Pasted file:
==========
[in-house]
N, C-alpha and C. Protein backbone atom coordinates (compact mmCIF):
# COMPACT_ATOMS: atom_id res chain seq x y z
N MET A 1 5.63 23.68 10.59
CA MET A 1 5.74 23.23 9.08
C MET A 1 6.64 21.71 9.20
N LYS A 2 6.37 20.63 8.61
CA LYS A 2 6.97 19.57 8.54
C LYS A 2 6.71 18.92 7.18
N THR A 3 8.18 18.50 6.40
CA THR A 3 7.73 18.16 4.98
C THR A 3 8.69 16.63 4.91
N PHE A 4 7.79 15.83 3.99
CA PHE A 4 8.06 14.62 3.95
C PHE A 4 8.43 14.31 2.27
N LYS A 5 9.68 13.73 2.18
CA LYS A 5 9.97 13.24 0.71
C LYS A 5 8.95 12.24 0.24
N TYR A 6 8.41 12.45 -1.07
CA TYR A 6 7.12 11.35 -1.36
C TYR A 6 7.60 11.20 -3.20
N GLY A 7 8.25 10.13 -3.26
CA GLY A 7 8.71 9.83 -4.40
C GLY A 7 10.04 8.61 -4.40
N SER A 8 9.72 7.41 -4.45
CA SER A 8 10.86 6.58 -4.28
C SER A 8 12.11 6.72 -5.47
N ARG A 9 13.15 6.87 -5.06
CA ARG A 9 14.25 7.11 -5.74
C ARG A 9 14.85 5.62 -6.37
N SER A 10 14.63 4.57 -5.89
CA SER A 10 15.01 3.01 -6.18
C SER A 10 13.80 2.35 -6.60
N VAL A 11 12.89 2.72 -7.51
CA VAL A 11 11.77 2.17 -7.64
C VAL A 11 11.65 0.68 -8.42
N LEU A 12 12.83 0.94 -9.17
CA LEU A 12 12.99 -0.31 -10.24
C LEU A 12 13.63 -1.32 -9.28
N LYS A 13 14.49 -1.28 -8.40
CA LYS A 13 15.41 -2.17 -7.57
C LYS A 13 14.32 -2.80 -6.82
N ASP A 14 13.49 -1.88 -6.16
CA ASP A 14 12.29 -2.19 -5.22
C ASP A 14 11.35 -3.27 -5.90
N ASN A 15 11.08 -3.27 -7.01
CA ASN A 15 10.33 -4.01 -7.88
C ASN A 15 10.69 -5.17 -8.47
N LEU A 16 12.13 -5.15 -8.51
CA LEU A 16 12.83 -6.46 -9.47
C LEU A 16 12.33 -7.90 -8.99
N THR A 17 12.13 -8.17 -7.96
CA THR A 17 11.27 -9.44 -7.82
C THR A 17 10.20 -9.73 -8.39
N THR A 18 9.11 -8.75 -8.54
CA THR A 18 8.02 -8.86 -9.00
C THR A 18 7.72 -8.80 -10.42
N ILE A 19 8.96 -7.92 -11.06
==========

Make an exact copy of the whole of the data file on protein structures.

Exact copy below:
[in-house]
N, C-alpha and C. Protein backbone atom coordinates (compact mmCIF):
# COMPACT_ATOMS: atom_id res chain seq x y z
N MET A 1 5.63 23.68 10.59
CA MET A 1 5.74 23.23 9.08
C MET A 1 6.64 21.71 9.20
N LYS A 2 6.37 20.63 8.61
CA LYS A 2 6.97 19.57 8.54
C LYS A 2 6.71 18.92 7.18
N THR A 3 8.18 18.50 6.40
CA THR A 3 7.73 18.16 4.98
C THR A 3 8.69 16.63 4.91
N PHE A 4 7.79 15.83 3.99
CA PHE A 4 8.06 14.62 3.95
C PHE A 4 8.43 14.31 2.27
N LYS A 5 9.68 13.73 2.18
CA LYS A 5 9.97 13.24 0.71
C LYS A 5 8.95 12.24 0.24
N TYR A 6 8.41 12.45 -1.07
CA TYR A 6 7.12 11.35 -1.36
C TYR A 6 7.60 11.20 -3.20
N GLY A 7 8.25 10.13 -3.26
CA GLY A 7 8.71 9.83 -4.40
C GLY A 7 10.04 8.61 -4.40
N SER A 8 9.72 7.41 -4.45
CA SER A 8 10.86 6.58 -4.28
C SER A 8 12.11 6.72 -5.47
N ARG A 9 13.15 6.87 -5.06
CA ARG A 9 14.25 7.11 -5.74
C ARG A 9 14.85 5.62 -6.37
N SER A 10 14.63 4.57 -5.89
CA SER A 10 15.01 3.01 -6.18
C SER A 10 13.80 2.35 -6.60
N VAL A 11 12.89 2.72 -7.51
CA VAL A 11 11.77 2.17 -7.64
C VAL A 11 11.65 0.68 -8.42
N LEU A 12 12.83 0.94 -9.17
CA LEU A 12 12.99 -0.31 -10.24
C LEU A 12 13.63 -1.32 -9.28
N LYS A 13 14.49 -1.28 -8.40
CA LYS A 13 15.41 -2.17 -7.57
C LYS A 13 14.32 -2.80 -6.82
N ASP A 14 13.49 -1.88 -6.16
CA ASP A 14 12.29 -2.19 -5.22
C ASP A 14 11.35 -3.27 -5.90
N ASN A 15 11.08 -3.27 -7.01
CA ASN A 15 10.33 -4.01 -7.88
C ASN A 15 10.69 -5.17 -8.47
N LEU A 16 12.13 -5.15 -8.51
CA LEU A 16 12.83 -6.46 -9.47
C LEU A 16 12.33 -7.90 -8.99
N THR A 17 12.13 -8.17 -7.96
CA THR A 17 11.27 -9.44 -7.82
C THR A 17 10.20 -9.73 -8.39
N THR A 18 9.11 -8.75 -8.54
CA THR A 18 8.02 -8.86 -9.00
C THR A 18 7.72 -8.80 -10.42
N ILE A 19 8.96 -7.92 -11.06